Australia's estimated resident population at June 2006 was 20.7 million people4. The three most populous states recorded the largest population growth in the five-year period to June 2006. Queensland experienced the largest growth (462,600 people), followed by Victoria (323,600) and New South Wales (242,000). The fastest population growth in the five years to June 2006 was in Queensland, with the population increasing by 2.4% per year on average. Western Australia also experienced fast growth, recording an average population increase of 1.6% per year over the five years to 2006.
At 30 June 2006, capital cities were home to over 13.2 million people, making up almost two-thirds (64%) of Australia's population. The combined population of capital cities increased by 815,600 people in the five years to June 2006, accounting for 63% of Australia's total growth since June 2001. In the five years to June 2006, Melbourne recorded the largest growth of all capital cities, increasing by 272,700 people. Brisbane recorded the second largest growth, increasing by 191,300 people, followed by Sydney (up 156,100) and Perth (up 126,500).
Capital city growth outpaced growth in the state balances (those areas outside of capital cities) in all states and territories except Queensland and South Australia in the five years to June 2006, although the growth rate in the balance of New South Wales almost equalled that of Sydney. In the five years to June 2006, as in the previous five-year period, the largest state balance growth occurred in the balance of Queensland, which increased by 271,300 people. This growth was over three times larger than that of the next largest state balance growth in New South Wales (85,900 people) and over five times larger than the third largest state balance growth in Victoria (50,800 people).
The state balance population increased by 472,700 people during the five years to June 2006 to reach 7.53 million, making up 36% of Australia's population at June 20065. The state balance population grew by 1.3% per year on average in the five years to June 2006, which was slightly higher than the 1.1% average annual growth rate in the preceding five years.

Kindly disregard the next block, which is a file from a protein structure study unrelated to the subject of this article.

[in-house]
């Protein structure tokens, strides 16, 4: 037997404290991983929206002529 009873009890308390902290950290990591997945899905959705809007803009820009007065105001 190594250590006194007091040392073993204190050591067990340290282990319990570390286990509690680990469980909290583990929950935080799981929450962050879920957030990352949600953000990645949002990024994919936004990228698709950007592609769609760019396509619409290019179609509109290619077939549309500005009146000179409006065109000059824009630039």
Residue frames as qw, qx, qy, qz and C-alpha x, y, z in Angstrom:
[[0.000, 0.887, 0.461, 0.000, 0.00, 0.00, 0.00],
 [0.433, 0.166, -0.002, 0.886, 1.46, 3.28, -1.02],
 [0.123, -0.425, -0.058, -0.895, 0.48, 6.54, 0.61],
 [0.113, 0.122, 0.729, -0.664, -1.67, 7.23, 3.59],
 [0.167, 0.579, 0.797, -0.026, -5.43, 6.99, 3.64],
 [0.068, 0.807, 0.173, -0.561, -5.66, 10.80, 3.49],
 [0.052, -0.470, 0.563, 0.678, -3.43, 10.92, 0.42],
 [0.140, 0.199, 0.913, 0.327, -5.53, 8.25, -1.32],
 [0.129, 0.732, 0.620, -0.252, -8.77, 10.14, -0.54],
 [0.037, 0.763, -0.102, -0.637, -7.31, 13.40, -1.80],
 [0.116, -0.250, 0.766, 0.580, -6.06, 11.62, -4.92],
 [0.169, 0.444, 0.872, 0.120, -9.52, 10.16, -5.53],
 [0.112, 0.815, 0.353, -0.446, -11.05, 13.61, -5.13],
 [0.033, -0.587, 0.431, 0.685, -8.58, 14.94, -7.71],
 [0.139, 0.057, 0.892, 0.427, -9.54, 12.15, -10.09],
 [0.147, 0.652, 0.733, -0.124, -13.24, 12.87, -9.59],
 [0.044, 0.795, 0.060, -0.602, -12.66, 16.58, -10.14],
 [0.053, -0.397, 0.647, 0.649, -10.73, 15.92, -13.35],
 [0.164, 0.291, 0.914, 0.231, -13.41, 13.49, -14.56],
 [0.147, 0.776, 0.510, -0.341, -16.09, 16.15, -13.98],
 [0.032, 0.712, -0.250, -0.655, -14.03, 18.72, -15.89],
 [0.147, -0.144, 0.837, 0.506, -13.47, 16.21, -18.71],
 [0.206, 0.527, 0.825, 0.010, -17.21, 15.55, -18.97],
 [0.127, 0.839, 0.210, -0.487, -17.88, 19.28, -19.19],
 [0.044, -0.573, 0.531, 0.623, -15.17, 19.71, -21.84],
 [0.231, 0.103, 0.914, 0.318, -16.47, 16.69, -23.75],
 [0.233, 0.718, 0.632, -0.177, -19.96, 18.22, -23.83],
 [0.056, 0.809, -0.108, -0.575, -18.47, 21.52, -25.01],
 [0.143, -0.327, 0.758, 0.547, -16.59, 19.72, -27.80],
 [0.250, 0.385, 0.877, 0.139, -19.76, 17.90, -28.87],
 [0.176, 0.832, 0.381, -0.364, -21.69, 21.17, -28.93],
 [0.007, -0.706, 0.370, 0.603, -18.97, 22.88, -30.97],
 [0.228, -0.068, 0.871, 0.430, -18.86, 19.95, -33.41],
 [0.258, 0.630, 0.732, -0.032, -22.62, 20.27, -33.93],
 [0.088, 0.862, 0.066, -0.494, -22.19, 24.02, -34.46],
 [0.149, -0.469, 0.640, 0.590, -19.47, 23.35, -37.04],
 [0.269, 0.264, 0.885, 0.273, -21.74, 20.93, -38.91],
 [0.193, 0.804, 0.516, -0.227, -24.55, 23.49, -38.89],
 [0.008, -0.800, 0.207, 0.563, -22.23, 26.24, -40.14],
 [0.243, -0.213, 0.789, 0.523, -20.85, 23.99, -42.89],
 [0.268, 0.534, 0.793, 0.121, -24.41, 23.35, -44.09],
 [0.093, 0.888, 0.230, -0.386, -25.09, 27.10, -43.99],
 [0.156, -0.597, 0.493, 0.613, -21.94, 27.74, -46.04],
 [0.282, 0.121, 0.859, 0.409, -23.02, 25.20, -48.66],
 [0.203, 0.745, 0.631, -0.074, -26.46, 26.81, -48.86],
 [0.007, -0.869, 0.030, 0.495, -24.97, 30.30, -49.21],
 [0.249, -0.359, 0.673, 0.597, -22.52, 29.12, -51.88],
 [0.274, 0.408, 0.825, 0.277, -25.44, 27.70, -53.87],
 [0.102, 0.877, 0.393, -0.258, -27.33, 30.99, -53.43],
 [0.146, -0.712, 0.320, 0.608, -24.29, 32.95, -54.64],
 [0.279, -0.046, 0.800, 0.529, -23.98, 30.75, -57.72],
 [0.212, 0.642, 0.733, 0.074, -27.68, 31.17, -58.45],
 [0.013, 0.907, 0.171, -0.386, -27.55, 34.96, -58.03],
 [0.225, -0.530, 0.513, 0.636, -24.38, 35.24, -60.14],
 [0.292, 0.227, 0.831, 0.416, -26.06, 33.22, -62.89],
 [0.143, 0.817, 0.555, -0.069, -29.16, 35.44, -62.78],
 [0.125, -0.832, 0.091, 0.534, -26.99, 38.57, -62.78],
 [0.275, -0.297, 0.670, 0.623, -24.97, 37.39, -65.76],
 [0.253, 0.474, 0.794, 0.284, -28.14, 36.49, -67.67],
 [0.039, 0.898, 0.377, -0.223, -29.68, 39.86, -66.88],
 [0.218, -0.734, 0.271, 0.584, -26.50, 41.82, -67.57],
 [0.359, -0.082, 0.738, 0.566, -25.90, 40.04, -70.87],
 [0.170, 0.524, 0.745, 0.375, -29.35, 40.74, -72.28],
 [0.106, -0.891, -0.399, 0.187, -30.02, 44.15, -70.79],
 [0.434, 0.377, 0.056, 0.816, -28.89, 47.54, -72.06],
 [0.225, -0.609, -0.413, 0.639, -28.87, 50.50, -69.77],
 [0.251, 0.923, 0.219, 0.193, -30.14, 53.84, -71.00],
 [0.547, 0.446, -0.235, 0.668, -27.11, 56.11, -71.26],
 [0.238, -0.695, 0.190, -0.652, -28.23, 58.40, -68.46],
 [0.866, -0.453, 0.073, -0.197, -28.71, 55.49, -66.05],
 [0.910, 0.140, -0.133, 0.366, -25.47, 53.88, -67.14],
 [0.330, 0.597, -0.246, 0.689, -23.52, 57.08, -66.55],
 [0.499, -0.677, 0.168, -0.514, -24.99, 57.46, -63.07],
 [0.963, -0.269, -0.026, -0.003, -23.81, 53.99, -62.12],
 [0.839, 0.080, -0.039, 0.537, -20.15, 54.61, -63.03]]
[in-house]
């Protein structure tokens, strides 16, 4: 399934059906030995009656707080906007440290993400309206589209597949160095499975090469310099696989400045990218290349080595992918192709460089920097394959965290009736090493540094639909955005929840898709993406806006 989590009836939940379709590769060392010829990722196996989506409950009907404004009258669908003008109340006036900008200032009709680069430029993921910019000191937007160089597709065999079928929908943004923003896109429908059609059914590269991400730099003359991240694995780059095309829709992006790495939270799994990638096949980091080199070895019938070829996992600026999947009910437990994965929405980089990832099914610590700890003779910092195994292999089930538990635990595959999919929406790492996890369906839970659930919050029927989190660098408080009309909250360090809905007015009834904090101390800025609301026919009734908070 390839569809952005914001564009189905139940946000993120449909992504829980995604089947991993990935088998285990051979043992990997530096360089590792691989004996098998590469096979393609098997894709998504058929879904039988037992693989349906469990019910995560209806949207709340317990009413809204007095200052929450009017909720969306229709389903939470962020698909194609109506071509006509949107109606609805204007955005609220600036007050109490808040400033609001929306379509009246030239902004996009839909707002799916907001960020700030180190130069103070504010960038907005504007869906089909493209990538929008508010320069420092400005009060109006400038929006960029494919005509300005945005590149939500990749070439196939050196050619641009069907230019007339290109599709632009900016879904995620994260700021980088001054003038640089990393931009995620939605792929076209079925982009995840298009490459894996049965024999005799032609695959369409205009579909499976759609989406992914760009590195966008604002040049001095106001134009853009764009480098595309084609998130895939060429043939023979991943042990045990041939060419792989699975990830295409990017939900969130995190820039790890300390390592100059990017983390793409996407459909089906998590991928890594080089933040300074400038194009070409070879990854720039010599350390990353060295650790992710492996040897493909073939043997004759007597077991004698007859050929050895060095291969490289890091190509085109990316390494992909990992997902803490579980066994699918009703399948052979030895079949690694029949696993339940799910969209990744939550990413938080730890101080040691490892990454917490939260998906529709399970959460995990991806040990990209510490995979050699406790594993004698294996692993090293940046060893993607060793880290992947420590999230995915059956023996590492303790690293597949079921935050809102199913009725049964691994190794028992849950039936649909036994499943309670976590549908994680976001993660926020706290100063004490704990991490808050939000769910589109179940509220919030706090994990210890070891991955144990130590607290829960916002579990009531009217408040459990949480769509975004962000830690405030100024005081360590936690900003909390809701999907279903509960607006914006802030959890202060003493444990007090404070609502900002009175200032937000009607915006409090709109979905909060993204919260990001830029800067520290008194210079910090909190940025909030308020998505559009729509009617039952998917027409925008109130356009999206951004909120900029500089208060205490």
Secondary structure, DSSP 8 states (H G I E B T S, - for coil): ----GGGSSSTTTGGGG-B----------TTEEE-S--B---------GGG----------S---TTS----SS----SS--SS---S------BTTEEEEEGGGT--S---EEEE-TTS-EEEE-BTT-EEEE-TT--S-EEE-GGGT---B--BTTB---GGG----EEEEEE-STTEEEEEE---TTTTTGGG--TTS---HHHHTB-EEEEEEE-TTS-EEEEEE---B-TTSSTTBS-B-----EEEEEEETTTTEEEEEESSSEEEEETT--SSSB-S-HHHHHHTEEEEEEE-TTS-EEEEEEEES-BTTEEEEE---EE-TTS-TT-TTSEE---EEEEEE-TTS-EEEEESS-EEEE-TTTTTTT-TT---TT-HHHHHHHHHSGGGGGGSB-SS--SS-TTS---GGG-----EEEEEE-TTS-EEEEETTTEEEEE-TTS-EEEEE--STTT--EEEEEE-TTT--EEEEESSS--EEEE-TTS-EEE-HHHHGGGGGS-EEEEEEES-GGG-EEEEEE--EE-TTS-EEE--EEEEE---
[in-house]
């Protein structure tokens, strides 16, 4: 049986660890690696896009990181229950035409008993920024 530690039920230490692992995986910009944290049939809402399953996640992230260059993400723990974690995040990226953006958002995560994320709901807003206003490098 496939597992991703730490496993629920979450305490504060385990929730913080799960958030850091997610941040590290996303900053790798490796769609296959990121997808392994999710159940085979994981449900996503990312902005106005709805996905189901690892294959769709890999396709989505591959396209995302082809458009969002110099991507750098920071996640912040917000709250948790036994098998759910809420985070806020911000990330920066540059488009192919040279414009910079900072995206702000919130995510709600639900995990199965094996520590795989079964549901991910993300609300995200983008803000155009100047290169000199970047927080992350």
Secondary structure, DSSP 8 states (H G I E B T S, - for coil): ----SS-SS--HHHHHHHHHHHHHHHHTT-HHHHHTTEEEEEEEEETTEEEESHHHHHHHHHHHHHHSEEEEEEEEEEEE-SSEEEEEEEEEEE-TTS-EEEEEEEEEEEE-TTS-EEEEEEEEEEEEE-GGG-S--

Trends vary across Australia. Outer suburbs continue to grow. Inner Sydney is experiencing movement away to other regions, particularly South East Queensland coast (including Brisbane). This is probably a reflection of the growth in housing prices in Sydney. There is general movement to coastal areas as part of the sea change, particularly to the Hunter to Sunshine Coast and Wide Bay areas of Queensland.
Generally speaking, non-coastal regions are seeing the lowest levels of net population growth, but the population growth is positive. Exceptions include areas of severe drought such as western New South Wales and south-central Queensland. Flow on effects from increased property and rental prices in coastal areas may see lower income residents displaced to inland country centres, although this is not yet apparent in the data.
4 Access Economics, 2008. Population projections.
5 Australian Bureau of Statistics (ABS), 2007. Regional Population Growth Australia, 1996-2006.